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Novel radio enables low-power WiFi over 900MHz

Posted: 23 Jun 2014     Print Version  Bookmark and Share

Keywords:Imec  WiFi  radio  wireless charging  millimetre-wave radar 

A team of researchers at Imec is presently working on a number of radios for everything from wireless charging to millimetre-wave radar targeted for the Internet of Things. The emerging 802.11ah specification for running low-power WiFi over 900MHz at distances up to a kilometre is one of the most promising new radios.

"We believe this new standard is a very strong candidate for IoT applications in smart homes and buildings where a WiFi router is nearby," said Kathleen Philips, who heads an ultra-low-power wireless research program at the Holst Centre, a partner with Imec in the Netherlands.

Home and building automation has been a fragmented market served by a host of incompatible wireless protocols including EnOcean, 6LowPAN, WirelessHART, ANT and RF4CE, most requiring their own gateways. "The definition of this WiFi extension can be a major catalyst for these markets, because it will communicate with already available infrastructure, resolving interoperability issues," Philips stated.

Her group is designing an 11ah chip that aims to send 100Kb/s distances of up to a kilometre with a peak transmit power consumption of 12mW and 5mW for the receiver. "Since this is expected to be one of the new mass markets, vendors will differentiate on cost, battery life, robustness and distance," she said.

Holst also is researching far-field RF wireless charging over a distance of 5-10m as an alternative to inductive approaches that require close alignment of coils. The approach is geared for IoT devices that cannot be easily moved to align with an inductive technique and do not have access to other energy sources.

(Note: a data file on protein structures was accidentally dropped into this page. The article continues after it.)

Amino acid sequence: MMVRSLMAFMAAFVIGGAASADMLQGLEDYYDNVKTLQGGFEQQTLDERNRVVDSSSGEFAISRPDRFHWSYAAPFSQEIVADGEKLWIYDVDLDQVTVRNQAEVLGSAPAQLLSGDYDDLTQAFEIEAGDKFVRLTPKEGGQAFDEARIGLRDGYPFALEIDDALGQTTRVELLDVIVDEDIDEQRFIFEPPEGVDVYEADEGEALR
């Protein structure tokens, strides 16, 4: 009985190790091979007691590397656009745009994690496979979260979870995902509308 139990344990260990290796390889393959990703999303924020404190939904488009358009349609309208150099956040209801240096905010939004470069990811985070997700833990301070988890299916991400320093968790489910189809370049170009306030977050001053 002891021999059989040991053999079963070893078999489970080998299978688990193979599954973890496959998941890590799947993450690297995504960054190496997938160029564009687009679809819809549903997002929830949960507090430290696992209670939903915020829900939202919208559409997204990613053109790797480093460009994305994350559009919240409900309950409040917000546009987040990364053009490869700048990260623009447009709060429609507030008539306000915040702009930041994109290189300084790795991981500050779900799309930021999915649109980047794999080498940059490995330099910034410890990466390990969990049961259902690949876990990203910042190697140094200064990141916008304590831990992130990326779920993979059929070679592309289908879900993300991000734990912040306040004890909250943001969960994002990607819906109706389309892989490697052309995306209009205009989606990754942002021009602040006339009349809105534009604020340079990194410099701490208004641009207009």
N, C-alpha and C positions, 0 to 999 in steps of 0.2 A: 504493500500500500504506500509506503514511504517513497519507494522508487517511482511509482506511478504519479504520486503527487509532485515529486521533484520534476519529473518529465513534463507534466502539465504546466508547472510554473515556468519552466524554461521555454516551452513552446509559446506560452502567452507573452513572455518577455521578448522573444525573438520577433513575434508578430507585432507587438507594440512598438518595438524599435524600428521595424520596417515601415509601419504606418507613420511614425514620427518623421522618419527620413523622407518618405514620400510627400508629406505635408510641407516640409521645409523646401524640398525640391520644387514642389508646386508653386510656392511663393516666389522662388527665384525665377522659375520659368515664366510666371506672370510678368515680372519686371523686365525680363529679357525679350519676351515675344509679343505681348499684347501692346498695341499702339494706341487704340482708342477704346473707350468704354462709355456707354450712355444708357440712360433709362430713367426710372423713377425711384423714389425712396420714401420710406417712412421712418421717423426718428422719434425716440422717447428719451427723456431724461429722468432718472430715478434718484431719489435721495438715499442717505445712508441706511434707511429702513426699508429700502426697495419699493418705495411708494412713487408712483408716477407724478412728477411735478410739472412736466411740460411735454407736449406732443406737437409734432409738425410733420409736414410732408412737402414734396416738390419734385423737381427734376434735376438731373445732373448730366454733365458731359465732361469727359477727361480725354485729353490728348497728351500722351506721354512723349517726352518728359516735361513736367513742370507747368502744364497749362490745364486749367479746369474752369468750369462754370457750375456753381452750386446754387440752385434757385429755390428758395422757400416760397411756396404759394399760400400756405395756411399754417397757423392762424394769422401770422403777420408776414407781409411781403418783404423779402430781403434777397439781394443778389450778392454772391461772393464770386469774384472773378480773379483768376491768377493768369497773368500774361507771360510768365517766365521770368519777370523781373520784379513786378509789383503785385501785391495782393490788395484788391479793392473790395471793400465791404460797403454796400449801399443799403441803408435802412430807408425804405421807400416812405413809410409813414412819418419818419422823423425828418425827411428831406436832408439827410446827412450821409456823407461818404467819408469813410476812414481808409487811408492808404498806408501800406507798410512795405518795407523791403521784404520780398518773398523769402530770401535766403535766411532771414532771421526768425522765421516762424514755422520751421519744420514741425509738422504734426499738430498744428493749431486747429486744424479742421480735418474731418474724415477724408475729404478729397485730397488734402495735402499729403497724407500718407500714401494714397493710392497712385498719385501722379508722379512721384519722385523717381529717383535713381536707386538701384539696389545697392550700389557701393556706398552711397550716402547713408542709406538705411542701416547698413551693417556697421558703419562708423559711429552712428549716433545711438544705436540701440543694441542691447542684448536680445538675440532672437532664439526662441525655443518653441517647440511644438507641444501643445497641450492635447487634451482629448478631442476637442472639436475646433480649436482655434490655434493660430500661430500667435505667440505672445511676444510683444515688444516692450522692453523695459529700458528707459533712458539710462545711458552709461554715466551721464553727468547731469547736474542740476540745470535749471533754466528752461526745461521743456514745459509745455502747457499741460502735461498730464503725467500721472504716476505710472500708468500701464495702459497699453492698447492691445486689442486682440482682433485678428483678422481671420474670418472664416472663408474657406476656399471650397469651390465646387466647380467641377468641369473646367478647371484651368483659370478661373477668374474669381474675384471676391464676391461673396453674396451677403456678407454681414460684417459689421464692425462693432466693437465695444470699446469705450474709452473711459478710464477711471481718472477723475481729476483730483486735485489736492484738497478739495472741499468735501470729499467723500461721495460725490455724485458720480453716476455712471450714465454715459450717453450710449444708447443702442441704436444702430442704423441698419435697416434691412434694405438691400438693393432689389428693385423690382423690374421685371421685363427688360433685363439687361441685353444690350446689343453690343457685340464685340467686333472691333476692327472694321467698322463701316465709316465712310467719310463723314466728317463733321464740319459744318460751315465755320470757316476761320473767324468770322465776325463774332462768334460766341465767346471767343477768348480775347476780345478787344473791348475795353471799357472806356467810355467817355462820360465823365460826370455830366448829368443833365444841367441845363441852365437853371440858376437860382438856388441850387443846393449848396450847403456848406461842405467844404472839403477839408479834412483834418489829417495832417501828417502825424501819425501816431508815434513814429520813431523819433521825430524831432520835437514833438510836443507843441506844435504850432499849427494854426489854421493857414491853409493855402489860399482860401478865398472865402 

"With a 3W EIRP source transmitting at 915MHz, we can harvest 30uW on a continuous basis from up to 5m away from the source," Phillips noted, describing her group's current work.

In other efforts, the Holst team is developing a radio for personal area networks that consumes 5.1mW, has a -95dBm sensitivity and supports Bluetooth 4.0, IEEE 802.15.4 and Zigbee protocols. It is also working on a radio for smart buildings that consumes 4mW in receive mode, has a -120dBm sensitivity and supports multiple protocols.

High-volume apps emerging for millimetre wave radios

Researchers see a broad set of high-volume apps emerging for millimetre wave radios.

At the high end of the spectrum, Imec is among a growing set of researchers that see many mass-market applications emerging in the millimetre wave spectrum from 60-90GHz, spanning automotive radar to 5G cellular links.

Imec reported earlier this year on its work on a 79GHz radar transceiver in 28nm CMOS that has more than 10 per cent efficiency. It is now measuring results of its work, aiming to integrate the transceiver into a cm2 SoC with a phased array antenna.

Such millimetre wave designs will benefit from emerging work in massive MIMO antennas, indicated Liesbet Van der Perre, a group science director in wireless research at Imec. She predicted that 2020 base stations could use the technique to deliver backhaul connections at 1.17Gb/s at power consumption levels of 90W. That's up from 270Mb/s for today's base stations consuming 700W.

Separately, Van der Perre discussed early work on a reconfigurable 10Gb/s radio module for 5G, targeting the 16nm node. It would integrate past work in basebands, transceivers and frequency-flexible front-end modules.

The group's work is focused on CMOS, which she claims is catching up to the millimetre wave capabilities of silicon germanium at the 20nm node.

CMOS will catch up with SiGe's millimetre wave capabilities at 20nm

CMOS will catch up with SiGe's millimetre wave capabilities at 20nm, Imec stated.

- Rick Merritt
  EE Times

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